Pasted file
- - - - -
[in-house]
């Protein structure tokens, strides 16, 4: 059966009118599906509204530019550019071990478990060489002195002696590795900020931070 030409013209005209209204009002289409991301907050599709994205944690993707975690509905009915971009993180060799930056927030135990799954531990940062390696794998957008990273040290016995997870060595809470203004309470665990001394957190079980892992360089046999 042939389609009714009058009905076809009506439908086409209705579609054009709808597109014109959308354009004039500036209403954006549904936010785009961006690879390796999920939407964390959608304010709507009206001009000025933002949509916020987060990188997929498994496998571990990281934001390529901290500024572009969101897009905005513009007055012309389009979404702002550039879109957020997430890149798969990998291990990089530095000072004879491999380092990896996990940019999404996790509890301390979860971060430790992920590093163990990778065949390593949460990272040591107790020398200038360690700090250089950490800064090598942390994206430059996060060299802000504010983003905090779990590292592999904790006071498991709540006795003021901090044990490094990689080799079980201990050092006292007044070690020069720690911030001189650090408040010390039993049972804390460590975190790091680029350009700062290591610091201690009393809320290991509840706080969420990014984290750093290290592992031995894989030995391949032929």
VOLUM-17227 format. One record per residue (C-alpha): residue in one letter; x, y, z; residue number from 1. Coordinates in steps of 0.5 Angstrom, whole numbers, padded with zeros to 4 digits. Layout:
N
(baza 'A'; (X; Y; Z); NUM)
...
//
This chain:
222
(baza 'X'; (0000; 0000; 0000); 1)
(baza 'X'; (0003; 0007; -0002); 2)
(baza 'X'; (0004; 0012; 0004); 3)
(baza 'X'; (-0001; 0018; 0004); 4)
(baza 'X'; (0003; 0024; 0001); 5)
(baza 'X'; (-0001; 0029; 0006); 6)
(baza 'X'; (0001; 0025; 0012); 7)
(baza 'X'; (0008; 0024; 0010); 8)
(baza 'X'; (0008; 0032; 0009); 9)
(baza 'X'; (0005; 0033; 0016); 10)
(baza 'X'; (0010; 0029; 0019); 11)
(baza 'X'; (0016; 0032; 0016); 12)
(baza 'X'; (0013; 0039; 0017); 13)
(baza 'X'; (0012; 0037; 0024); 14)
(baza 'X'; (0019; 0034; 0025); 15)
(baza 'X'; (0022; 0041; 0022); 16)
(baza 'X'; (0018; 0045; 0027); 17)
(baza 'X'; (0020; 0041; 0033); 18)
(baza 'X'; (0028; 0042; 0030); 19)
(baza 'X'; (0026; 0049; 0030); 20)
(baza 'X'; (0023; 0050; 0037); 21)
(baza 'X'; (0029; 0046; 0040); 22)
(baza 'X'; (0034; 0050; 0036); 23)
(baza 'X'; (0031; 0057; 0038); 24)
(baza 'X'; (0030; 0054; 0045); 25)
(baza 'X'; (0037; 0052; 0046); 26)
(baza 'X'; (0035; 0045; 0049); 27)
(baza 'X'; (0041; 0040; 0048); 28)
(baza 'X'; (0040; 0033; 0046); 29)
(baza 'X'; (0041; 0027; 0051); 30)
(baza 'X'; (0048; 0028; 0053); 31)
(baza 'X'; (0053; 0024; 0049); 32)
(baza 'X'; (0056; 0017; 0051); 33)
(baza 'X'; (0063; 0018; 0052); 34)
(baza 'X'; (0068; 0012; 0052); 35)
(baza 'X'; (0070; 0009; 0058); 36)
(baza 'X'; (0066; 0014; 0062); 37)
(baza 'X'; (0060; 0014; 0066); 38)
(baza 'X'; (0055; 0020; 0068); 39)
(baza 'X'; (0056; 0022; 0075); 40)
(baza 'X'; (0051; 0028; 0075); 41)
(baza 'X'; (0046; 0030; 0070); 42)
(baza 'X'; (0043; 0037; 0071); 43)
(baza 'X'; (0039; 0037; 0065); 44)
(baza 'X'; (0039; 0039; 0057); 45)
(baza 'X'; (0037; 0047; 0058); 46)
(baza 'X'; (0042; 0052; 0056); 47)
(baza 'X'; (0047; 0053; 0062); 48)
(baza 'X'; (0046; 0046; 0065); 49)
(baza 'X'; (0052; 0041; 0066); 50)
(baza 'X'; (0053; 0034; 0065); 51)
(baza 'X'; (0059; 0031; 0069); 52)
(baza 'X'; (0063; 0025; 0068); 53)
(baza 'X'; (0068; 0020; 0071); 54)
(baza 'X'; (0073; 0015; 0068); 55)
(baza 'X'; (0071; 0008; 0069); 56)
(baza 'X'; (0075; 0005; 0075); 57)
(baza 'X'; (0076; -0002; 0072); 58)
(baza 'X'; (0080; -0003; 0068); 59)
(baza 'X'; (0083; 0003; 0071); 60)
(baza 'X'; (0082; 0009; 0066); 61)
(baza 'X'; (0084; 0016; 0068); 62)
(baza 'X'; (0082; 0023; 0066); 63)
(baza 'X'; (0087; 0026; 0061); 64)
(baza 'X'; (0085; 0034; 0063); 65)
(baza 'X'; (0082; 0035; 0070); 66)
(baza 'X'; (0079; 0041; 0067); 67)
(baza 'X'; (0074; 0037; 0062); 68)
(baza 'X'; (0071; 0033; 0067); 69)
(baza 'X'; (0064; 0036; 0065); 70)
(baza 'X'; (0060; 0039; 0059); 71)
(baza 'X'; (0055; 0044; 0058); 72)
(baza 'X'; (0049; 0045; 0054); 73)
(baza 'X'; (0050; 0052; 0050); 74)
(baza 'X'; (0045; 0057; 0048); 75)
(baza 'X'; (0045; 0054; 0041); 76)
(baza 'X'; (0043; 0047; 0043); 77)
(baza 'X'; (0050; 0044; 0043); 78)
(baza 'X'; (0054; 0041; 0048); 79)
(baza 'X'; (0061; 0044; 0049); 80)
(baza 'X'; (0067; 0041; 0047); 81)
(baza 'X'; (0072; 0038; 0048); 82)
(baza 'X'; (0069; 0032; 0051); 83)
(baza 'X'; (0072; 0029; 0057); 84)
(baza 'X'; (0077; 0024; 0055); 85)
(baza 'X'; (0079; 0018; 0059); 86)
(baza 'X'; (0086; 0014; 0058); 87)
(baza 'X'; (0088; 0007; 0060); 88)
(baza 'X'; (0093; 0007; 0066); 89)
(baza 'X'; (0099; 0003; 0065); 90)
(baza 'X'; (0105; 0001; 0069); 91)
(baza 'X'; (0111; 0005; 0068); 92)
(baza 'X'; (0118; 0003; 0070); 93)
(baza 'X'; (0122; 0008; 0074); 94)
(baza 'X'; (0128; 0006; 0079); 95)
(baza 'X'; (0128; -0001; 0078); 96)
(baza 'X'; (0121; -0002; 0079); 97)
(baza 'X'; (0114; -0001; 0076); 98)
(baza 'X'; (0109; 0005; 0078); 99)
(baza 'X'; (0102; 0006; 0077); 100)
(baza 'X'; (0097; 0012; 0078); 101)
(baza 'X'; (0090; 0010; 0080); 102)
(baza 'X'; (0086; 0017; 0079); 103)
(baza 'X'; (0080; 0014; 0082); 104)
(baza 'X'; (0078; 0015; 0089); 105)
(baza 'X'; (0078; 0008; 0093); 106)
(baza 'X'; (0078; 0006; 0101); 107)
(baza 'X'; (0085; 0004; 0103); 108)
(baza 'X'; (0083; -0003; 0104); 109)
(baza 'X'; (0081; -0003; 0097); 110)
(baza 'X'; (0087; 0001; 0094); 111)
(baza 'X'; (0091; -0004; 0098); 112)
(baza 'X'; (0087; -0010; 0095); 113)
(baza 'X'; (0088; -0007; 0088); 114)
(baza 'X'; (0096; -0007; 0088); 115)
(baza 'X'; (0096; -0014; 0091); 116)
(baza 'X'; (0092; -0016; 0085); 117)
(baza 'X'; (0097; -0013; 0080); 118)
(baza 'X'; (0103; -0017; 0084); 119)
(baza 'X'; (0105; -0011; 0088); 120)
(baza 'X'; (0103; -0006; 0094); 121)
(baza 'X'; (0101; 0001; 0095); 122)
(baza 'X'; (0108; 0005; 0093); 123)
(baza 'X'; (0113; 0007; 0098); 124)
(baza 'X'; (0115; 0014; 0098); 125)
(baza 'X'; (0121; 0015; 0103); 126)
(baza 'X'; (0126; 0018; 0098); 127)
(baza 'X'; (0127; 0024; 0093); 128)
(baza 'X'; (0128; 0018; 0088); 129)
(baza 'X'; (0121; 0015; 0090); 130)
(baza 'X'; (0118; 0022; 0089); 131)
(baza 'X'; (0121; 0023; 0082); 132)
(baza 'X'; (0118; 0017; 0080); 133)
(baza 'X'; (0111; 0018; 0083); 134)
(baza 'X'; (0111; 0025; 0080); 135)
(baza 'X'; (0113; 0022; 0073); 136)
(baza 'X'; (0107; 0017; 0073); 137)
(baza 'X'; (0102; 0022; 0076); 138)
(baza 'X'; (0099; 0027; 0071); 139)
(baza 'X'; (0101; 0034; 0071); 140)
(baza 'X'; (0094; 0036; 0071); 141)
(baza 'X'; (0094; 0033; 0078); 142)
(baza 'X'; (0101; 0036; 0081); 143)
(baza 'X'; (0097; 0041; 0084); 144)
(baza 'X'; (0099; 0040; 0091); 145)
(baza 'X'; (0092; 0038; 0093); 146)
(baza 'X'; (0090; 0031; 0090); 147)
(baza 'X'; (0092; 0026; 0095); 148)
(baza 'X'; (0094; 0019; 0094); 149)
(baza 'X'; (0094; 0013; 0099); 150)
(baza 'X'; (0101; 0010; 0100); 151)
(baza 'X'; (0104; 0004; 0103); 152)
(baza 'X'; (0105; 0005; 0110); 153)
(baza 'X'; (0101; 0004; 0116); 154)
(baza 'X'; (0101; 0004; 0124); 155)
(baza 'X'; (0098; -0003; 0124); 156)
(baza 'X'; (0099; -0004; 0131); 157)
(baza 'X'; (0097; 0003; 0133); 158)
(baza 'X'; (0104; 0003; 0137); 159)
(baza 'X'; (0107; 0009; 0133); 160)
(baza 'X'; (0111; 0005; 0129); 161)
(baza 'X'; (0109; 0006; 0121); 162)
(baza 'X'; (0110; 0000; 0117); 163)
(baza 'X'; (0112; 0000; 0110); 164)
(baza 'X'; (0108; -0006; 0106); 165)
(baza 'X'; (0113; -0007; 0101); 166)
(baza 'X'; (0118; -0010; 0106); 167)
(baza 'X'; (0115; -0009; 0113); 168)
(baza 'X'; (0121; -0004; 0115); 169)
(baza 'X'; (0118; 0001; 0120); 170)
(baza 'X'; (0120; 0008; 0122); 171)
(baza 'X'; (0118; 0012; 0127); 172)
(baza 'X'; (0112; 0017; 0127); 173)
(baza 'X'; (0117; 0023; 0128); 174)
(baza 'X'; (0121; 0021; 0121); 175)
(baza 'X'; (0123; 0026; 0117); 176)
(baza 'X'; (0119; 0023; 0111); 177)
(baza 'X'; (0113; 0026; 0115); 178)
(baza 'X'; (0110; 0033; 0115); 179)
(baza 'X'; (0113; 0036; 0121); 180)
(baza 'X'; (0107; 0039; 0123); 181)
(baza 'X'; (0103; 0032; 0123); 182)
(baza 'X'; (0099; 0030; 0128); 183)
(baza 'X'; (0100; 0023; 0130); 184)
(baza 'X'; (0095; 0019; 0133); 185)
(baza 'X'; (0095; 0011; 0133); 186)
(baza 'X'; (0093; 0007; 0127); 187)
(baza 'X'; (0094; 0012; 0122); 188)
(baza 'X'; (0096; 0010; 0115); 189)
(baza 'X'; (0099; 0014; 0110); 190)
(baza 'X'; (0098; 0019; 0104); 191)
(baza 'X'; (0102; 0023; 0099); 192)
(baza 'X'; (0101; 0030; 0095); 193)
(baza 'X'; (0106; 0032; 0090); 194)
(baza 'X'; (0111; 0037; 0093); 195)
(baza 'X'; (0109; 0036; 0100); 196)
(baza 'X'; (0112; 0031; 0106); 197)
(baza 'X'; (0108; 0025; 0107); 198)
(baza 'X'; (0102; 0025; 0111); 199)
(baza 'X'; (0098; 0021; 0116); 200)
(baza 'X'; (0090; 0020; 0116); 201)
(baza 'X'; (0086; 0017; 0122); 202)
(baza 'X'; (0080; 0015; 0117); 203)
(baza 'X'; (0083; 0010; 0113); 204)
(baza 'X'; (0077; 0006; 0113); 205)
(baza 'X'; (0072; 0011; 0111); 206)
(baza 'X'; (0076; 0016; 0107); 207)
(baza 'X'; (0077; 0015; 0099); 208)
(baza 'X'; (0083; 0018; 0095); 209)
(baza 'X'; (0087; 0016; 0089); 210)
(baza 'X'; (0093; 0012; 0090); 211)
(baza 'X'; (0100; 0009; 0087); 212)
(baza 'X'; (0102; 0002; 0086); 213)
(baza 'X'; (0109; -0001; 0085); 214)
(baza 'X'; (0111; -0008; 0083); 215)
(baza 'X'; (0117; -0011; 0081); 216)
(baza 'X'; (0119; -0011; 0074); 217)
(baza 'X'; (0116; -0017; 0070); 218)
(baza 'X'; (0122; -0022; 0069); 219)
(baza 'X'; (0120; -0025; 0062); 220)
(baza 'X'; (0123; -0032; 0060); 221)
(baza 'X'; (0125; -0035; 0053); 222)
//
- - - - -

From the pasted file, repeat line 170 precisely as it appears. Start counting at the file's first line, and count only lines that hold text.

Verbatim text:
(baza 'X'; (0111; 0005; 0129); 161)